Michael Gartenberg Doesn’t Buy 3DTV
Michael Gartenberg might end up right about 3D’s viability, but his reasoning for why is all wrong when viewed in historical context. While 3D could be LaserDisc, it could also be the next phase of HD – take a look at his points:
1) Cost – Yes you will need a new TV, but even now in the first year of 3D if you buy a high-end HDTV you get it for free – and the cost story isn’t much different for Blu-ray players either. Early adoption is never cheap but as far as new tech goes, 3D is a relative steal.
2) Hassle – When I bought my first HDTV six years ago, there wasn’t much HD content beyond Discovery HD Theater and PBS; where anyone with DirectTV or Comcast (in select areas) already has ESPN3D with more channels coming. 3D Blu-ray titles have been slower to arrive, but at least they’re out there. I will agree that the glasses are expensive and might be uncomfortable for some.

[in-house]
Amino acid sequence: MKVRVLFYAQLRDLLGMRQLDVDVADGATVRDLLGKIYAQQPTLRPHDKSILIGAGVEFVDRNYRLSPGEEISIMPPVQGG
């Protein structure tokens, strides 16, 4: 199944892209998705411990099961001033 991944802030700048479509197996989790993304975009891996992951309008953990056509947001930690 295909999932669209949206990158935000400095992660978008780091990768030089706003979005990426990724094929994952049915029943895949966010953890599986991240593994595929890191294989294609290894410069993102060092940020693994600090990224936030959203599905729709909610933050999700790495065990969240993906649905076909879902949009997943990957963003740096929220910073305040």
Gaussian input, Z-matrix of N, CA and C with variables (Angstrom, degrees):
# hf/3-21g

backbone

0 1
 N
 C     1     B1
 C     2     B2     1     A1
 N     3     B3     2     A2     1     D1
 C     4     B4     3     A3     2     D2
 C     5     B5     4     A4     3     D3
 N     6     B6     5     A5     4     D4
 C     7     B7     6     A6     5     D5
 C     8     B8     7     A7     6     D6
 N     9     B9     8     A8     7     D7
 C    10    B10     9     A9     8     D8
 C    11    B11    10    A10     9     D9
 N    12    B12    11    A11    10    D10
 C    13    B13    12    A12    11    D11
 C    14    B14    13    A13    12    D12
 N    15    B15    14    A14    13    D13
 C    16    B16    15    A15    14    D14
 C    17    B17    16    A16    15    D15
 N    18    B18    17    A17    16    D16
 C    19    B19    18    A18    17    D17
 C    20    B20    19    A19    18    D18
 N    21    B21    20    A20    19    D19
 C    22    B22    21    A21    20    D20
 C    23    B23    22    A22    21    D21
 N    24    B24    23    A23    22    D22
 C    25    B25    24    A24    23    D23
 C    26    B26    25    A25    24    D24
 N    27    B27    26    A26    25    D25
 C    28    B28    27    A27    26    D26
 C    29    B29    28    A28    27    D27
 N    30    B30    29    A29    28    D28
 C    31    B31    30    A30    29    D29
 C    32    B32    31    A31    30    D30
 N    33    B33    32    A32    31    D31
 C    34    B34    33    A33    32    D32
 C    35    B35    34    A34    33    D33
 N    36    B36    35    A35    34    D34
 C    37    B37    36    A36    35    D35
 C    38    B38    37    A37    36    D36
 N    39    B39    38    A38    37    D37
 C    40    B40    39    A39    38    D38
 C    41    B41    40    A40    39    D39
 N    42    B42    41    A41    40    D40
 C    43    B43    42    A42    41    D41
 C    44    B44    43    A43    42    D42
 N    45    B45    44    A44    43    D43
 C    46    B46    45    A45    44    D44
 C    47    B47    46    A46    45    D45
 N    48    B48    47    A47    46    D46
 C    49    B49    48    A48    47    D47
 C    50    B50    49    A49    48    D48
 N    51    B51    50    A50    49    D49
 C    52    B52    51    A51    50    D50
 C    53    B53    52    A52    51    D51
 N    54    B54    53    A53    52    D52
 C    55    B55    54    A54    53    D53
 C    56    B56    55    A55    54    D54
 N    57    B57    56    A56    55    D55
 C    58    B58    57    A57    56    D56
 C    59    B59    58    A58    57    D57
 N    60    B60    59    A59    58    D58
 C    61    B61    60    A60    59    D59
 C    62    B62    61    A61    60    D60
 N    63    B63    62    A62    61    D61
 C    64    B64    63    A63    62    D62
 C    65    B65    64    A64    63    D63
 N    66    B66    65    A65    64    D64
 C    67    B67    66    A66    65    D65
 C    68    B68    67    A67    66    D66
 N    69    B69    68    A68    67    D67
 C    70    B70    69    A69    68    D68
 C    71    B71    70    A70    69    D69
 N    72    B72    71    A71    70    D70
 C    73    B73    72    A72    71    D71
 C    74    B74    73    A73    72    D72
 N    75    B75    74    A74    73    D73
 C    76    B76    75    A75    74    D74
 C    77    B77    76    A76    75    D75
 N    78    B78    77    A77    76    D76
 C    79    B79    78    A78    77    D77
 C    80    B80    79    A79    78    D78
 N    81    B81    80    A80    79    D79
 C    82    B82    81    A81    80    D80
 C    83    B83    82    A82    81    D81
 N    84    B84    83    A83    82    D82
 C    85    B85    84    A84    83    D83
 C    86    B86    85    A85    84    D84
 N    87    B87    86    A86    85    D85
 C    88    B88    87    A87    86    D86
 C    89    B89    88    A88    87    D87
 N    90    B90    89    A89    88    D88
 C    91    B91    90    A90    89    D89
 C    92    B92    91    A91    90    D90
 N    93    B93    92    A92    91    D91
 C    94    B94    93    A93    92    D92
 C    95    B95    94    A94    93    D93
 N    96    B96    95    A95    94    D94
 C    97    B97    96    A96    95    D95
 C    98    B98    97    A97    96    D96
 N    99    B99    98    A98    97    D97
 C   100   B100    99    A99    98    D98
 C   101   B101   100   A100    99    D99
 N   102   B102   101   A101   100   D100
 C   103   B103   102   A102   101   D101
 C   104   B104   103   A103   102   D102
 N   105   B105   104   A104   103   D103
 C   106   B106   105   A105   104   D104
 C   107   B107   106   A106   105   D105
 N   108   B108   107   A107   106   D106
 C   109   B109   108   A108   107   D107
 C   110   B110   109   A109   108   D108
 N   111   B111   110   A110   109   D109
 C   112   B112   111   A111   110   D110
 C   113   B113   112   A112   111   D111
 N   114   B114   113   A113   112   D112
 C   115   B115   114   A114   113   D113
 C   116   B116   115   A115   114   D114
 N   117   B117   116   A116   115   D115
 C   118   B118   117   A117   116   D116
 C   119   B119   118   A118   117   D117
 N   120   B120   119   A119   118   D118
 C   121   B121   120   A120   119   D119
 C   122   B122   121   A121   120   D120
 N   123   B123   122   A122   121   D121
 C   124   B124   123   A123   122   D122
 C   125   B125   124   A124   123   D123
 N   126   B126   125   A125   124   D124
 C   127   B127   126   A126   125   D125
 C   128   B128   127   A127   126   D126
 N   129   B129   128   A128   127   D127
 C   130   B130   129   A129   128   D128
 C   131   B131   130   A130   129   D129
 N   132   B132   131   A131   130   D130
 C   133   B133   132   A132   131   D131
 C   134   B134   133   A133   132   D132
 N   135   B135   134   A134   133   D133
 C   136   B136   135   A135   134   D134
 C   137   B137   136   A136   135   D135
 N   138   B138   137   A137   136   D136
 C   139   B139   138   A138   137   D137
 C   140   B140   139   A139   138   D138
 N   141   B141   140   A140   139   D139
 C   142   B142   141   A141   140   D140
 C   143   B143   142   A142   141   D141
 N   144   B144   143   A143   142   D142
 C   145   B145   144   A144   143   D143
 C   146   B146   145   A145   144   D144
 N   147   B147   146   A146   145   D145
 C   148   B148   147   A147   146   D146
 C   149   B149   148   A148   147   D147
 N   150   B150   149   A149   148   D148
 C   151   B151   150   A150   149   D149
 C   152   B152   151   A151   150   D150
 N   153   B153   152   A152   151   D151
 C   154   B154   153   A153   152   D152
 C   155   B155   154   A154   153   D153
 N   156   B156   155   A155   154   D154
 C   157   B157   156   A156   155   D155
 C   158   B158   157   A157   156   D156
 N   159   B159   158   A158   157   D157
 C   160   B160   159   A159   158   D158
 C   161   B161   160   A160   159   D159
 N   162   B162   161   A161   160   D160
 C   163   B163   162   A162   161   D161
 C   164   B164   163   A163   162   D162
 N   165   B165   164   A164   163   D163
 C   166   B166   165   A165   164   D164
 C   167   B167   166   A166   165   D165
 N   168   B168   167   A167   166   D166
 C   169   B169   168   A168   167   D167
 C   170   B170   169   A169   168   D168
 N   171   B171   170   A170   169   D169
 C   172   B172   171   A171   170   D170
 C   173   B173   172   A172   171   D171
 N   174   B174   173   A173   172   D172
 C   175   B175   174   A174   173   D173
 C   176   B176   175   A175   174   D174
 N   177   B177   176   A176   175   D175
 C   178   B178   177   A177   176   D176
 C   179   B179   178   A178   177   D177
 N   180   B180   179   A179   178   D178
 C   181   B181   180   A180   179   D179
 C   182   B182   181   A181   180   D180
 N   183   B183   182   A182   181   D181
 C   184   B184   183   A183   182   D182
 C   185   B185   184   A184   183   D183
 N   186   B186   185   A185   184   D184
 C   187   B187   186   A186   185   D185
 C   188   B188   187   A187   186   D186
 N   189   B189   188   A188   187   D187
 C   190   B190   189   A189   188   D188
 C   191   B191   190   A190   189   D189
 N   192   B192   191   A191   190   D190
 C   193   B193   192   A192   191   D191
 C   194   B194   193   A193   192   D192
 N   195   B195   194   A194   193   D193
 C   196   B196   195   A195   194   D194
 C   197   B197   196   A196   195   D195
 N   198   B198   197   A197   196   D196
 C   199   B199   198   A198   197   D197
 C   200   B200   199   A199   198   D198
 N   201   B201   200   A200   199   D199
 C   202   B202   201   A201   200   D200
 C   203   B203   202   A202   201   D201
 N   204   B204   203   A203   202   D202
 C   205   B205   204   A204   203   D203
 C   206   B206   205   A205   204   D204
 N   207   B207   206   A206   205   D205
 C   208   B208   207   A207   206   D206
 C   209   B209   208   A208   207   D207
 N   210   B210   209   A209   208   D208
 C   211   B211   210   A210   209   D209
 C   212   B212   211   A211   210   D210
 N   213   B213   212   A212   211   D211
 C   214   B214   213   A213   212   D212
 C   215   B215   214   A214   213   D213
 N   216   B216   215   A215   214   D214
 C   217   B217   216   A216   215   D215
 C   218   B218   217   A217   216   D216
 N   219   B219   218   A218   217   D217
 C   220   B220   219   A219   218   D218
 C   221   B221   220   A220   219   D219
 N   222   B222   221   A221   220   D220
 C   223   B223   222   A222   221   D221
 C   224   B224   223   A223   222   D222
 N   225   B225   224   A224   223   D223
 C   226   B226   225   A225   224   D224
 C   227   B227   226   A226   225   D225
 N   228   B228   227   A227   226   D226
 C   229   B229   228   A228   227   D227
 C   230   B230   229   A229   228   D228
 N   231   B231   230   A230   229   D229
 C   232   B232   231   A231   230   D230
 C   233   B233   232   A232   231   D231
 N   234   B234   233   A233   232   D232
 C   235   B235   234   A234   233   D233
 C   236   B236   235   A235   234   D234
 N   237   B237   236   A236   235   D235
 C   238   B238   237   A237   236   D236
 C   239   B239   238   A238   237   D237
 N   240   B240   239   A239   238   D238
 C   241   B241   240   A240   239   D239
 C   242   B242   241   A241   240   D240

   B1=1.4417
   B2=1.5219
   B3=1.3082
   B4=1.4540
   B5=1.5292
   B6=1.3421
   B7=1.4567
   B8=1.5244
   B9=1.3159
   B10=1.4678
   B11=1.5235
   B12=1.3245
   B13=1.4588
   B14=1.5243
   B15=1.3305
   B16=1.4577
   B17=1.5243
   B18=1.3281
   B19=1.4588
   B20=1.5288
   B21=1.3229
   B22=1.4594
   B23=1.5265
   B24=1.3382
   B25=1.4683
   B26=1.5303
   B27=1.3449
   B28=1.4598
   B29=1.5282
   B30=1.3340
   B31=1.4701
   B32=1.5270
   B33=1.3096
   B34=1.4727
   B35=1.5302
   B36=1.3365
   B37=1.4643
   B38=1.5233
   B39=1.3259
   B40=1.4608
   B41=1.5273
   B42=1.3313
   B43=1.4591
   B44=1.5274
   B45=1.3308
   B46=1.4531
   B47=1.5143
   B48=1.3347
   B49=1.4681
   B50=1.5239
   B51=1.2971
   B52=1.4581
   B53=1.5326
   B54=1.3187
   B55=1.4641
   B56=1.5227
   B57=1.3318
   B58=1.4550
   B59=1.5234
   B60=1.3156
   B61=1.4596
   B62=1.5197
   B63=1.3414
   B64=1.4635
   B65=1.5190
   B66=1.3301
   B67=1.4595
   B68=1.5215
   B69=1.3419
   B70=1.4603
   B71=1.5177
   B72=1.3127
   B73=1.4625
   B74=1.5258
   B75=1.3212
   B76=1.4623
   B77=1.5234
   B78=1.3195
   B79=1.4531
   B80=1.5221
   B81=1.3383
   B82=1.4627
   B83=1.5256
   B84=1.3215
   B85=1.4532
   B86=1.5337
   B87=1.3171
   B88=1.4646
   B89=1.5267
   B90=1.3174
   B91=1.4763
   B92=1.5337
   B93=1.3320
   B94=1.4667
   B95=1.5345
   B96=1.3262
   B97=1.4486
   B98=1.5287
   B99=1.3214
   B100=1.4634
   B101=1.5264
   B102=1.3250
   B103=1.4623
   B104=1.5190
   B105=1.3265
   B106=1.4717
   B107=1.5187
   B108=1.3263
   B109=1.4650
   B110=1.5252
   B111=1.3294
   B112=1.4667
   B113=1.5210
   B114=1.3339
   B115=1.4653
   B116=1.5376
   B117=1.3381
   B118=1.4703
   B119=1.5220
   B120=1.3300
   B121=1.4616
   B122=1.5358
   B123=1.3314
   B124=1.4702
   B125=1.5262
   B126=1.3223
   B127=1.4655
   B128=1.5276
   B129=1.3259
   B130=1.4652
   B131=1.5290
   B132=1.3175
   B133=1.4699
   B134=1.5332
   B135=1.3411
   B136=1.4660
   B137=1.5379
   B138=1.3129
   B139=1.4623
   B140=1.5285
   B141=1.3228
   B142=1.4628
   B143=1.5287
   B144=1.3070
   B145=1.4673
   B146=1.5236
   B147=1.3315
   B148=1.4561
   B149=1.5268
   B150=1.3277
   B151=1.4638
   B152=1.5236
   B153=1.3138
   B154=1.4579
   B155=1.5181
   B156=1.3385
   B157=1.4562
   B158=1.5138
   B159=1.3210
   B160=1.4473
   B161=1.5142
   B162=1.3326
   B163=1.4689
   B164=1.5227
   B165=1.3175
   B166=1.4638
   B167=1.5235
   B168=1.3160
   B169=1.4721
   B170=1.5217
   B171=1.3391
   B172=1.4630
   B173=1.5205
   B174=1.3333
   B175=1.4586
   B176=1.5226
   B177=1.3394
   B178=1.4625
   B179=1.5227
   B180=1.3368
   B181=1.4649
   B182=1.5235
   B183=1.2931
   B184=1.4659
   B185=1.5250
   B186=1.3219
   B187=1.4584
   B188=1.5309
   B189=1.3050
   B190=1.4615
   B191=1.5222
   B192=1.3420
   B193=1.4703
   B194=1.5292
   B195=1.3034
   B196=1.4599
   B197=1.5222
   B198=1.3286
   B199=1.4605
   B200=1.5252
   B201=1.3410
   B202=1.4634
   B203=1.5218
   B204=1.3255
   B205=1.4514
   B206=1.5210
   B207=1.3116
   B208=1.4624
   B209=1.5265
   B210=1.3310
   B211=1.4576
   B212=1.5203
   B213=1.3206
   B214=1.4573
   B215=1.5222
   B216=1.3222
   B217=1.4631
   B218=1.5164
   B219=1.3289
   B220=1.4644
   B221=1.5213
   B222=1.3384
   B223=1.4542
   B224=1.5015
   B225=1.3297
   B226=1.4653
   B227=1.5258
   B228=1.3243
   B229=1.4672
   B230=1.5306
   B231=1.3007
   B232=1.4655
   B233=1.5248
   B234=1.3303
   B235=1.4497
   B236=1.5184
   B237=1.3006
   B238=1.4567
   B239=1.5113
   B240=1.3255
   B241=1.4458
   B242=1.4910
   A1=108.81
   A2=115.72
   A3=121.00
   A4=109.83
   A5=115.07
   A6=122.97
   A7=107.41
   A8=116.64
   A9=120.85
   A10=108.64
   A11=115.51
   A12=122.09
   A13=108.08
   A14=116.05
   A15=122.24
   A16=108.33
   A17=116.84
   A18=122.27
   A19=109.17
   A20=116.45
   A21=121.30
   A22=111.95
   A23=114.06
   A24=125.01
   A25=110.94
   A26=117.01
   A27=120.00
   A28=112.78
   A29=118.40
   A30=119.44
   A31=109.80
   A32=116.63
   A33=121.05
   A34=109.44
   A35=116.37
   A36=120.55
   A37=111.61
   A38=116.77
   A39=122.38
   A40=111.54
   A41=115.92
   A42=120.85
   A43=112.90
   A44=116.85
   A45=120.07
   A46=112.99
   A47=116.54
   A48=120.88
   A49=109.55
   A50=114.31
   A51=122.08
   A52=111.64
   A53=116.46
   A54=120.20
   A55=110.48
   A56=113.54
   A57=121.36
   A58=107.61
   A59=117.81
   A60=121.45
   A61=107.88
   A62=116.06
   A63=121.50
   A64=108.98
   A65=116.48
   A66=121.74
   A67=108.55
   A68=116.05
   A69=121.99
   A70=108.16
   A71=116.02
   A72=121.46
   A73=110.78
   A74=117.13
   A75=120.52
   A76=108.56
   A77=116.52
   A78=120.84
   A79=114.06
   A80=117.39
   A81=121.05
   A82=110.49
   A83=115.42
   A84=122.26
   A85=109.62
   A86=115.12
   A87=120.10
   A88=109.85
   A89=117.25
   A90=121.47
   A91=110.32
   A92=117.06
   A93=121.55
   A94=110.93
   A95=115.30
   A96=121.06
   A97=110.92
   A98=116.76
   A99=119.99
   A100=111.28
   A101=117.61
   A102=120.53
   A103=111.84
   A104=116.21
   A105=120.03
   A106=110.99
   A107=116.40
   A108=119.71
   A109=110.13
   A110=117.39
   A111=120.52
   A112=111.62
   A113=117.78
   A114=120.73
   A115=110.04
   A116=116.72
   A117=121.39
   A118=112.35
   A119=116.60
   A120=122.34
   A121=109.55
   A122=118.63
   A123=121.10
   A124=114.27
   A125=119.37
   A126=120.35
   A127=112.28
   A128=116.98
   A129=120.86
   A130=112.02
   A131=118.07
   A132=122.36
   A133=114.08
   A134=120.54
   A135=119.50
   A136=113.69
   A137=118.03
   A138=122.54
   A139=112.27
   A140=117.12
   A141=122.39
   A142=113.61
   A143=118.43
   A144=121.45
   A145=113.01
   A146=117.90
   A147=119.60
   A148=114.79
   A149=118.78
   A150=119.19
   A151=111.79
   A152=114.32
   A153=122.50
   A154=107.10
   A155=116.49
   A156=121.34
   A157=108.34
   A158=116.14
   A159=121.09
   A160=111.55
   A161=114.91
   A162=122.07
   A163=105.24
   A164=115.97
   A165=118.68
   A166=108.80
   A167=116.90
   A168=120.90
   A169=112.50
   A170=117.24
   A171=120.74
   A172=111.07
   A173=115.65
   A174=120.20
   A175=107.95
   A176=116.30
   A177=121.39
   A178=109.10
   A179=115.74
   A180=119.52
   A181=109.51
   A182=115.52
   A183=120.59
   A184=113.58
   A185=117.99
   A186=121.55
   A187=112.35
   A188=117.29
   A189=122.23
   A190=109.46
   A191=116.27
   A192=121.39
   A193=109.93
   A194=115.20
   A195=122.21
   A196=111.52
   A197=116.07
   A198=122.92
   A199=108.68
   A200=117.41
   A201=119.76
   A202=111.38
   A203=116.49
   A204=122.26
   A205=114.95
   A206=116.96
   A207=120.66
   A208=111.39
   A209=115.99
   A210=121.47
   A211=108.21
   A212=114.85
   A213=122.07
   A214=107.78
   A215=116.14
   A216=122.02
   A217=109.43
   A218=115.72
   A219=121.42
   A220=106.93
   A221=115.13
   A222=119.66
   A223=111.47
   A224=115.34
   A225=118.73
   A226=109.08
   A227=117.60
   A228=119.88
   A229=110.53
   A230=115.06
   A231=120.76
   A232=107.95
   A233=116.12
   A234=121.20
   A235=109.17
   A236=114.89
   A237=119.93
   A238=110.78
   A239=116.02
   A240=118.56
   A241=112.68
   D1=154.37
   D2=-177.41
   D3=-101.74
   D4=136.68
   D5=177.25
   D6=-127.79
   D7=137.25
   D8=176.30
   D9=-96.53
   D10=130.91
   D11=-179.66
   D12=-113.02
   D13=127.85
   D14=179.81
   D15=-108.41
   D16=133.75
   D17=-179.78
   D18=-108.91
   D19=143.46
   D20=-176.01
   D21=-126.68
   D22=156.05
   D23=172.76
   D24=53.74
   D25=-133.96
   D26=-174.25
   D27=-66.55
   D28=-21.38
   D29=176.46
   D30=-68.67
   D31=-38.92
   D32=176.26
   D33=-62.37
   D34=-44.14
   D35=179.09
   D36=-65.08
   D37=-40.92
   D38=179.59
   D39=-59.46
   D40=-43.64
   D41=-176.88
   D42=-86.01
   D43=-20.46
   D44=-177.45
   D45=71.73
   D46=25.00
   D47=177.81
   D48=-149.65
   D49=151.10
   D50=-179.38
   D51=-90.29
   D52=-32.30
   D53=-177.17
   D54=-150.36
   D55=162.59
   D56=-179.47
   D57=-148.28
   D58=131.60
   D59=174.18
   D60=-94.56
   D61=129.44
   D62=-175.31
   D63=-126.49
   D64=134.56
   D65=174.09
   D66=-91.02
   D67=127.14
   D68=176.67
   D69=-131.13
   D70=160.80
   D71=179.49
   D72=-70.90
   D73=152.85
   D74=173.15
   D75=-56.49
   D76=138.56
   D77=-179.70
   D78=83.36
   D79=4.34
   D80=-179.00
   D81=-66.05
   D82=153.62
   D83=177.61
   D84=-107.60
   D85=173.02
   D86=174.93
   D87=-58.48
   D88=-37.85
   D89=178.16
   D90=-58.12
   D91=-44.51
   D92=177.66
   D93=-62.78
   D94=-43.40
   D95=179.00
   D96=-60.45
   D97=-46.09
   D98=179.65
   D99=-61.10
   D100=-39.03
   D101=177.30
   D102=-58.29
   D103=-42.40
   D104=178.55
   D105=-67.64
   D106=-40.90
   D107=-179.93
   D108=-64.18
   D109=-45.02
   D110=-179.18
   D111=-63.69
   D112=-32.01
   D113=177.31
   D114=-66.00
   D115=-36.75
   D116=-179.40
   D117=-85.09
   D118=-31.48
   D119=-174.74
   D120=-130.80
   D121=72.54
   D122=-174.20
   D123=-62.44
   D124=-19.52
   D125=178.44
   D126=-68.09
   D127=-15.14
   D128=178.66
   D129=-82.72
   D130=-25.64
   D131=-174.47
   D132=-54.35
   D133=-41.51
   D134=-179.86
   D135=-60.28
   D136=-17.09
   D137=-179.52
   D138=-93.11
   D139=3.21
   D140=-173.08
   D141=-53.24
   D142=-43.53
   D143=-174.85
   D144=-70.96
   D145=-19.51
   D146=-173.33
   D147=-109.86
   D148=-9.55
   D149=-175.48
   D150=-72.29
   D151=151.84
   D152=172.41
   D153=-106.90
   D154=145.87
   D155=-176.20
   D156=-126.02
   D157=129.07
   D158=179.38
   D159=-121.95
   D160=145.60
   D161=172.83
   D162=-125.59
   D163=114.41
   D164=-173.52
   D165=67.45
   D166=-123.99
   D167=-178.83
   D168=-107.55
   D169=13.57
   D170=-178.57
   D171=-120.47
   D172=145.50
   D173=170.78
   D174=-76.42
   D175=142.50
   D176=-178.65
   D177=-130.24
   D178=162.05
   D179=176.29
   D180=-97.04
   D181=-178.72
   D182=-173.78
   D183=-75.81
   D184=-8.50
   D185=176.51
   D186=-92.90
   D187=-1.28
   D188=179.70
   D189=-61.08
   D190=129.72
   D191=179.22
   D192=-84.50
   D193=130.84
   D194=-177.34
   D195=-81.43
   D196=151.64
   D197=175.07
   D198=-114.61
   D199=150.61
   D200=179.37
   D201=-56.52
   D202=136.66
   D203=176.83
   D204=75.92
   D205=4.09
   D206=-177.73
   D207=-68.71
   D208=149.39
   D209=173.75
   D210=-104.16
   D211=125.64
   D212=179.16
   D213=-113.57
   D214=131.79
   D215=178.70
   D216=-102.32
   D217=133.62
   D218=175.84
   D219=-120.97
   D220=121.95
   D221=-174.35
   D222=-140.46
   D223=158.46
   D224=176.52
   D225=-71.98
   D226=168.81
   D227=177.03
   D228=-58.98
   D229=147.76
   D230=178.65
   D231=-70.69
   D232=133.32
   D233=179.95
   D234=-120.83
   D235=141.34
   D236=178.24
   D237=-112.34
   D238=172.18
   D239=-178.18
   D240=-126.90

3) Benefit – 3D is too new and outside of sports there isn’t much content available, but in historical context that’s also no different than the HD story. If we had judged the benefit of HDTV from Discovery HD Theater couldn’t the same thing have been said?
It’s generally a bad idea to extrapolate larger consumer behavior from
personal experience and say "if I like it, surely everyone else will as
well." It’s a mistake that happens all the time, but there’s is one case
where I will use my personal behavior to at least start the foundation
for analysis — when I don’t want a new gadget or technology. Granted,
sometimes I’m just not the target audience, but even then I’m usually
able to remove myself from the process and say it might not be for me
but others will love this. In the case of 3D TV, however, I think my
lack of interest doesn’t bode well for the market.